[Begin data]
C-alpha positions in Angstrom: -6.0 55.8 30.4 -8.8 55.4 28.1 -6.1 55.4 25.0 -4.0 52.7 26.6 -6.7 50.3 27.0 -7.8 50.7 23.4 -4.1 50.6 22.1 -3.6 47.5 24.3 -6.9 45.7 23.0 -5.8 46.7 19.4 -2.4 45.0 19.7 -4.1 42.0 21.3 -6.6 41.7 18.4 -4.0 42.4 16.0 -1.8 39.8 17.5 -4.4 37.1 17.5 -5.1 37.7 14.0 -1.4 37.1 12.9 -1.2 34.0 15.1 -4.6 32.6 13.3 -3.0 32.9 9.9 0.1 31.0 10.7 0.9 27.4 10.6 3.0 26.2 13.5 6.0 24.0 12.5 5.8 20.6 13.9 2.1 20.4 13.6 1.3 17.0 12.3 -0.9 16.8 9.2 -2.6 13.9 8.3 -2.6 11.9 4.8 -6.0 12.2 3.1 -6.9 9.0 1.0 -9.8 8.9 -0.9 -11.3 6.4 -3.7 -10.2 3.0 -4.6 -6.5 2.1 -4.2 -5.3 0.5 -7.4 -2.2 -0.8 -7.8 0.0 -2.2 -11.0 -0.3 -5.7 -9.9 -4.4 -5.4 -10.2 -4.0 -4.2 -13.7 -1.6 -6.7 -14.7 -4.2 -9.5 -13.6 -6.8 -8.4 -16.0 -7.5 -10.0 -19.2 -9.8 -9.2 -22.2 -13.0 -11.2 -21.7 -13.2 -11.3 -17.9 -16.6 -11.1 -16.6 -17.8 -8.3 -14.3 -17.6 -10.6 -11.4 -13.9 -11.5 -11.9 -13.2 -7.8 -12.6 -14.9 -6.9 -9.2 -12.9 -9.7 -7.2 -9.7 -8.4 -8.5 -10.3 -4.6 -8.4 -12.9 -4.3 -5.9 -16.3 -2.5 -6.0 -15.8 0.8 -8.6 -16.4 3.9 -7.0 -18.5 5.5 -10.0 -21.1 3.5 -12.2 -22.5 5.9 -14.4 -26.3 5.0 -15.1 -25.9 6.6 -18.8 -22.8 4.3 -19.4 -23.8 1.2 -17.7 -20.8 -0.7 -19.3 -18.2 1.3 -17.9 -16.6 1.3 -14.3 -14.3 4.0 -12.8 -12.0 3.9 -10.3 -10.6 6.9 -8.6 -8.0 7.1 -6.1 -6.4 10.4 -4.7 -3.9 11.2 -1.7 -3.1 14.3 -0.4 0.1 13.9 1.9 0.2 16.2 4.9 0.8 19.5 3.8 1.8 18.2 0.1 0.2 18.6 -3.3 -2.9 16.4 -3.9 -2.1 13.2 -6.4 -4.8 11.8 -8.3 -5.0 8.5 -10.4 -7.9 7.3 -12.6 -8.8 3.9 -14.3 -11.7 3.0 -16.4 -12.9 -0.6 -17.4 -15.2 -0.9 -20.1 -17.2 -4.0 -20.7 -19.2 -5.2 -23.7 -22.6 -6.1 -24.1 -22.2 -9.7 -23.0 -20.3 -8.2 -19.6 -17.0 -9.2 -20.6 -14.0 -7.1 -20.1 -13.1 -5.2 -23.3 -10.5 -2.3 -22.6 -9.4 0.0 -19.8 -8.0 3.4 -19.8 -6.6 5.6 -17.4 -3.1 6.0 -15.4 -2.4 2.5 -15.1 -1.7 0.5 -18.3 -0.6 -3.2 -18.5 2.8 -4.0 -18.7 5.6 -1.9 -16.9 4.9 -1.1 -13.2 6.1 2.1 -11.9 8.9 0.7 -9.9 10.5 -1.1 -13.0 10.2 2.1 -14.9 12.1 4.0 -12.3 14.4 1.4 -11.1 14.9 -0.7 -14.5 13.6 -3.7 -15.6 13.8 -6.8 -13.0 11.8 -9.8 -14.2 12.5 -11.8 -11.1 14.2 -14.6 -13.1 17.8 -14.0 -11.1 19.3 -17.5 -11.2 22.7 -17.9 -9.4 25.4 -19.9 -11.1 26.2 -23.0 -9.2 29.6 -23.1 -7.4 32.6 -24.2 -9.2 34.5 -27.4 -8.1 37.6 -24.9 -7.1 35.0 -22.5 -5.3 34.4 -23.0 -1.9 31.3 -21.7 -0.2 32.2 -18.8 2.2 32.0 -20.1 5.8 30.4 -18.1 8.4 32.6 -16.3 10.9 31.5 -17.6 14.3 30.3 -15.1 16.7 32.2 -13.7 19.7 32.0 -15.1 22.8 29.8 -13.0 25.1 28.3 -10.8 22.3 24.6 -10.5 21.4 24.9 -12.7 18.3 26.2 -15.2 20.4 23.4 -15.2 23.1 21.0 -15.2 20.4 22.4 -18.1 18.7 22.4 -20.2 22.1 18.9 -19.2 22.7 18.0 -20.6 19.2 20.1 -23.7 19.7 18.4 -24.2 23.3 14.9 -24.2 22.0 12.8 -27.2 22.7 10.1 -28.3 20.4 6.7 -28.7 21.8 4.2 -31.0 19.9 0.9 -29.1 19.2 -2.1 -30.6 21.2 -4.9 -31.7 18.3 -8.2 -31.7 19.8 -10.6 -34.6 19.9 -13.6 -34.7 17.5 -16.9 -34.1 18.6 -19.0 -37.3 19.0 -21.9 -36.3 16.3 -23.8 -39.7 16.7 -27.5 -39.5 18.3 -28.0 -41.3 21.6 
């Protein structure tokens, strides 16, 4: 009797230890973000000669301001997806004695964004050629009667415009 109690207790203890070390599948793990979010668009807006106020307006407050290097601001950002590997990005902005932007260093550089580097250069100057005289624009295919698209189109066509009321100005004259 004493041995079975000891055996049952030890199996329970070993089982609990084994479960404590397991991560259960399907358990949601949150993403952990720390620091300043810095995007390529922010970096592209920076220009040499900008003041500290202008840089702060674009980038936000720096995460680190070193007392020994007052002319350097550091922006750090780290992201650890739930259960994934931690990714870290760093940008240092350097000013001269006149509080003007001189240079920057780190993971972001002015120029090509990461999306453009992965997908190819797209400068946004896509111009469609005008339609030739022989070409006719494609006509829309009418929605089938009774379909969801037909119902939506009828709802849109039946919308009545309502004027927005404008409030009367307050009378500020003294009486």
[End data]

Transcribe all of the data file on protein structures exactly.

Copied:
C-alpha positions in Angstrom: -6.0 55.8 30.4 -8.8 55.4 28.1 -6.1 55.4 25.0 -4.0 52.7 26.6 -6.7 50.3 27.0 -7.8 50.7 23.4 -4.1 50.6 22.1 -3.6 47.5 24.3 -6.9 45.7 23.0 -5.8 46.7 19.4 -2.4 45.0 19.7 -4.1 42.0 21.3 -6.6 41.7 18.4 -4.0 42.4 16.0 -1.8 39.8 17.5 -4.4 37.1 17.5 -5.1 37.7 14.0 -1.4 37.1 12.9 -1.2 34.0 15.1 -4.6 32.6 13.3 -3.0 32.9 9.9 0.1 31.0 10.7 0.9 27.4 10.6 3.0 26.2 13.5 6.0 24.0 12.5 5.8 20.6 13.9 2.1 20.4 13.6 1.3 17.0 12.3 -0.9 16.8 9.2 -2.6 13.9 8.3 -2.6 11.9 4.8 -6.0 12.2 3.1 -6.9 9.0 1.0 -9.8 8.9 -0.9 -11.3 6.4 -3.7 -10.2 3.0 -4.6 -6.5 2.1 -4.2 -5.3 0.5 -7.4 -2.2 -0.8 -7.8 0.0 -2.2 -11.0 -0.3 -5.7 -9.9 -4.4 -5.4 -10.2 -4.0 -4.2 -13.7 -1.6 -6.7 -14.7 -4.2 -9.5 -13.6 -6.8 -8.4 -16.0 -7.5 -10.0 -19.2 -9.8 -9.2 -22.2 -13.0 -11.2 -21.7 -13.2 -11.3 -17.9 -16.6 -11.1 -16.6 -17.8 -8.3 -14.3 -17.6 -10.6 -11.4 -13.9 -11.5 -11.9 -13.2 -7.8 -12.6 -14.9 -6.9 -9.2 -12.9 -9.7 -7.2 -9.7 -8.4 -8.5 -10.3 -4.6 -8.4 -12.9 -4.3 -5.9 -16.3 -2.5 -6.0 -15.8 0.8 -8.6 -16.4 3.9 -7.0 -18.5 5.5 -10.0 -21.1 3.5 -12.2 -22.5 5.9 -14.4 -26.3 5.0 -15.1 -25.9 6.6 -18.8 -22.8 4.3 -19.4 -23.8 1.2 -17.7 -20.8 -0.7 -19.3 -18.2 1.3 -17.9 -16.6 1.3 -14.3 -14.3 4.0 -12.8 -12.0 3.9 -10.3 -10.6 6.9 -8.6 -8.0 7.1 -6.1 -6.4 10.4 -4.7 -3.9 11.2 -1.7 -3.1 14.3 -0.4 0.1 13.9 1.9 0.2 16.2 4.9 0.8 19.5 3.8 1.8 18.2 0.1 0.2 18.6 -3.3 -2.9 16.4 -3.9 -2.1 13.2 -6.4 -4.8 11.8 -8.3 -5.0 8.5 -10.4 -7.9 7.3 -12.6 -8.8 3.9 -14.3 -11.7 3.0 -16.4 -12.9 -0.6 -17.4 -15.2 -0.9 -20.1 -17.2 -4.0 -20.7 -19.2 -5.2 -23.7 -22.6 -6.1 -24.1 -22.2 -9.7 -23.0 -20.3 -8.2 -19.6 -17.0 -9.2 -20.6 -14.0 -7.1 -20.1 -13.1 -5.2 -23.3 -10.5 -2.3 -22.6 -9.4 0.0 -19.8 -8.0 3.4 -19.8 -6.6 5.6 -17.4 -3.1 6.0 -15.4 -2.4 2.5 -15.1 -1.7 0.5 -18.3 -0.6 -3.2 -18.5 2.8 -4.0 -18.7 5.6 -1.9 -16.9 4.9 -1.1 -13.2 6.1 2.1 -11.9 8.9 0.7 -9.9 10.5 -1.1 -13.0 10.2 2.1 -14.9 12.1 4.0 -12.3 14.4 1.4 -11.1 14.9 -0.7 -14.5 13.6 -3.7 -15.6 13.8 -6.8 -13.0 11.8 -9.8 -14.2 12.5 -11.8 -11.1 14.2 -14.6 -13.1 17.8 -14.0 -11.1 19.3 -17.5 -11.2 22.7 -17.9 -9.4 25.4 -19.9 -11.1 26.2 -23.0 -9.2 29.6 -23.1 -7.4 32.6 -24.2 -9.2 34.5 -27.4 -8.1 37.6 -24.9 -7.1 35.0 -22.5 -5.3 34.4 -23.0 -1.9 31.3 -21.7 -0.2 32.2 -18.8 2.2 32.0 -20.1 5.8 30.4 -18.1 8.4 32.6 -16.3 10.9 31.5 -17.6 14.3 30.3 -15.1 16.7 32.2 -13.7 19.7 32.0 -15.1 22.8 29.8 -13.0 25.1 28.3 -10.8 22.3 24.6 -10.5 21.4 24.9 -12.7 18.3 26.2 -15.2 20.4 23.4 -15.2 23.1 21.0 -15.2 20.4 22.4 -18.1 18.7 22.4 -20.2 22.1 18.9 -19.2 22.7 18.0 -20.6 19.2 20.1 -23.7 19.7 18.4 -24.2 23.3 14.9 -24.2 22.0 12.8 -27.2 22.7 10.1 -28.3 20.4 6.7 -28.7 21.8 4.2 -31.0 19.9 0.9 -29.1 19.2 -2.1 -30.6 21.2 -4.9 -31.7 18.3 -8.2 -31.7 19.8 -10.6 -34.6 19.9 -13.6 -34.7 17.5 -16.9 -34.1 18.6 -19.0 -37.3 19.0 -21.9 -36.3 16.3 -23.8 -39.7 16.7 -27.5 -39.5 18.3 -28.0 -41.3 21.6 
């Protein structure tokens, strides 16, 4: 009797230890973000000669301001997806004695964004050629009667415009 109690207790203890070390599948793990979010668009807006106020307006407050290097601001950002590997990005902005932007260093550089580097250069100057005289624009295919698209189109066509009321100005004259 004493041995079975000891055996049952030890199996329970070993089982609990084994479960404590397991991560259960399907358990949601949150993403952990720390620091300043810095995007390529922010970096592209920076220009040499900008003041500290202008840089702060674009980038936000720096995460680190070193007392020994007052002319350097550091922006750090780290992201650890739930259960994934931690990714870290760093940008240092350097000013001269006149509080003007001189240079920057780190993971972001002015120029090509990461999306453009992965997908190819797209400068946004896509111009469609005008339609030739022989070409006719494609006509829309009418929605089938009774379909969801037909119902939506009828709802849109039946919308009545309502004027927005404008409030009367307050009378500020003294009486």